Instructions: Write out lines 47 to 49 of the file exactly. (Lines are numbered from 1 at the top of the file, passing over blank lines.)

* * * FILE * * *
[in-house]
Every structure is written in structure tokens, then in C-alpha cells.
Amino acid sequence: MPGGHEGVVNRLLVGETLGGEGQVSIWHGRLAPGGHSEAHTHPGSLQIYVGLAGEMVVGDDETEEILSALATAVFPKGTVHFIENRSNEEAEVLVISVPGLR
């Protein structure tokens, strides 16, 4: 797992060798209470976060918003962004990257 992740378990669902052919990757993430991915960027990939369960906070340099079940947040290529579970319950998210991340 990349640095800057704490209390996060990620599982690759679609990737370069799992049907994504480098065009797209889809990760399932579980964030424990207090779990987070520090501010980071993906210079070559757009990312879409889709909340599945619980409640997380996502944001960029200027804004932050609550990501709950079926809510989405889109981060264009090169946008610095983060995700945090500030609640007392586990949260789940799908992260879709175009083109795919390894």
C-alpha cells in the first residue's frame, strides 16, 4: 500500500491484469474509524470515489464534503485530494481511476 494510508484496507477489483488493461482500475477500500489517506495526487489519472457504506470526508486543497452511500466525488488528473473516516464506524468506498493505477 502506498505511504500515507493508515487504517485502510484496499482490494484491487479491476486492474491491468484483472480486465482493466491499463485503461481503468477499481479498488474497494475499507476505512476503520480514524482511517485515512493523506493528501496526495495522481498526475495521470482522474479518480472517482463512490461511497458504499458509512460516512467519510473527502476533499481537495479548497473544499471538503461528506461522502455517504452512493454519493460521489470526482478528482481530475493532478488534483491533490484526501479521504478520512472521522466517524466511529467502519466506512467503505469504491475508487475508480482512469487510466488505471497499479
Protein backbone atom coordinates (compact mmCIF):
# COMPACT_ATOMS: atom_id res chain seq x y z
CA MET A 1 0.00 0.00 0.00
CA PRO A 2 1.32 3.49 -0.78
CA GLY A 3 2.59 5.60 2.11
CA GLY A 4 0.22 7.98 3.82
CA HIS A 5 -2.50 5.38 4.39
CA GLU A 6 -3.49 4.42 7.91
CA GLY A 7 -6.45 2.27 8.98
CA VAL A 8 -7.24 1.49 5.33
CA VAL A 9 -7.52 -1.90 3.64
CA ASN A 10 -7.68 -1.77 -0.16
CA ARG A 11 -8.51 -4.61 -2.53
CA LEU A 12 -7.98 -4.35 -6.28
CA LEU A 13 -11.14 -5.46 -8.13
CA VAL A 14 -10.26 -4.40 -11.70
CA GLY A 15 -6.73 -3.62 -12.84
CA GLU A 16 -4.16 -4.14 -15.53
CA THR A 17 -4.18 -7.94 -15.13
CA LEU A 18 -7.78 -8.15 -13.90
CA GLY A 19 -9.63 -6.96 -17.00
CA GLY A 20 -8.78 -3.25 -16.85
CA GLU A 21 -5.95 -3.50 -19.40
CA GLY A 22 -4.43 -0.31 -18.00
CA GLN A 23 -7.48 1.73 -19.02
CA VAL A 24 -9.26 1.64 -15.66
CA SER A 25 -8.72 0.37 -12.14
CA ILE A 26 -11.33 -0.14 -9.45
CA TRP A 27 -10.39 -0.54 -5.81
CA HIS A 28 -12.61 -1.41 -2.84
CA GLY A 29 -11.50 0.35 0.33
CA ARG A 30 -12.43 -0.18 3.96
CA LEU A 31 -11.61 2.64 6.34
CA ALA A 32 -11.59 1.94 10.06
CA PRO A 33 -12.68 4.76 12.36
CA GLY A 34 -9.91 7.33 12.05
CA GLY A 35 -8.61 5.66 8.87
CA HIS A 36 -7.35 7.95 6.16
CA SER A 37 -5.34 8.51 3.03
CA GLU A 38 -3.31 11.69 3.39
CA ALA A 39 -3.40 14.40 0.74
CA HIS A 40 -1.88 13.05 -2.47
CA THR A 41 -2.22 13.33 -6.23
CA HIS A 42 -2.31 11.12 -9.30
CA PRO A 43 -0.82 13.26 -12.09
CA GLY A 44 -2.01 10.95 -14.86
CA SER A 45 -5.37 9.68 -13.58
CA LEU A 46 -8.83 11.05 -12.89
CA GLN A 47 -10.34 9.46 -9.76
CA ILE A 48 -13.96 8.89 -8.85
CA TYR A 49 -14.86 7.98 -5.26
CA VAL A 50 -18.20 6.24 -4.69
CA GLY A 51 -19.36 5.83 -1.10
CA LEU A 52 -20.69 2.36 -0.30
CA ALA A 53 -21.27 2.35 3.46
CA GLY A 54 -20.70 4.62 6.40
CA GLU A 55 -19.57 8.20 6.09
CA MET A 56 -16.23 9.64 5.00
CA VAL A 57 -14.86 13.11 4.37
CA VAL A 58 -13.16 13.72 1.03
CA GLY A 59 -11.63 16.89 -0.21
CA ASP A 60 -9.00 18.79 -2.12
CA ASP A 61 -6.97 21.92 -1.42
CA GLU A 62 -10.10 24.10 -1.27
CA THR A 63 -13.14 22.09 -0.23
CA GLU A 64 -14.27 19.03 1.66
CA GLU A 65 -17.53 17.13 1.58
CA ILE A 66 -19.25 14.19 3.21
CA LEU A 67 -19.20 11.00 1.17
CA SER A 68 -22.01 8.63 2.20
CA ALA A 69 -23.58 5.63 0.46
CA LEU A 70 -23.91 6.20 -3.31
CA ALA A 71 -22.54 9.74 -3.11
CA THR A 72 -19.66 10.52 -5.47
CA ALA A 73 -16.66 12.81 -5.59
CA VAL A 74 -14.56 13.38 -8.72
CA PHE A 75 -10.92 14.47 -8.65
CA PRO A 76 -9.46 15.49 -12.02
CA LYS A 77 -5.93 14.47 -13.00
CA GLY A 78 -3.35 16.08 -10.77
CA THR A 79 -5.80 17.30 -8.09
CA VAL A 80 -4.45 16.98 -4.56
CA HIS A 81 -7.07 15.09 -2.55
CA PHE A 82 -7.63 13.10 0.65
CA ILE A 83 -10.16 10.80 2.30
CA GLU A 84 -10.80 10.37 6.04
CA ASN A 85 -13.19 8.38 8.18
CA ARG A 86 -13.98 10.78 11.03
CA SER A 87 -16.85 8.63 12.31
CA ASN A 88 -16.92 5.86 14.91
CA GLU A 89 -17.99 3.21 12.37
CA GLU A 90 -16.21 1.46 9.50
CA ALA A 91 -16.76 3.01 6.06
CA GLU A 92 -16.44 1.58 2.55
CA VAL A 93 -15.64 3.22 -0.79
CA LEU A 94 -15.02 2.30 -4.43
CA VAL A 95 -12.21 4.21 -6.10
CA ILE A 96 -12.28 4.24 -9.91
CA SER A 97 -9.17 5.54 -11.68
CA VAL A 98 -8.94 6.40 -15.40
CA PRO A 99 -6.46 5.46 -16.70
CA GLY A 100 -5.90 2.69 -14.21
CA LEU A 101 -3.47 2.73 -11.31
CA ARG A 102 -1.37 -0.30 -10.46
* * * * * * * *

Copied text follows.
CA HIS A 40 -1.88 13.05 -2.47
CA THR A 41 -2.22 13.33 -6.23
CA HIS A 42 -2.31 11.12 -9.30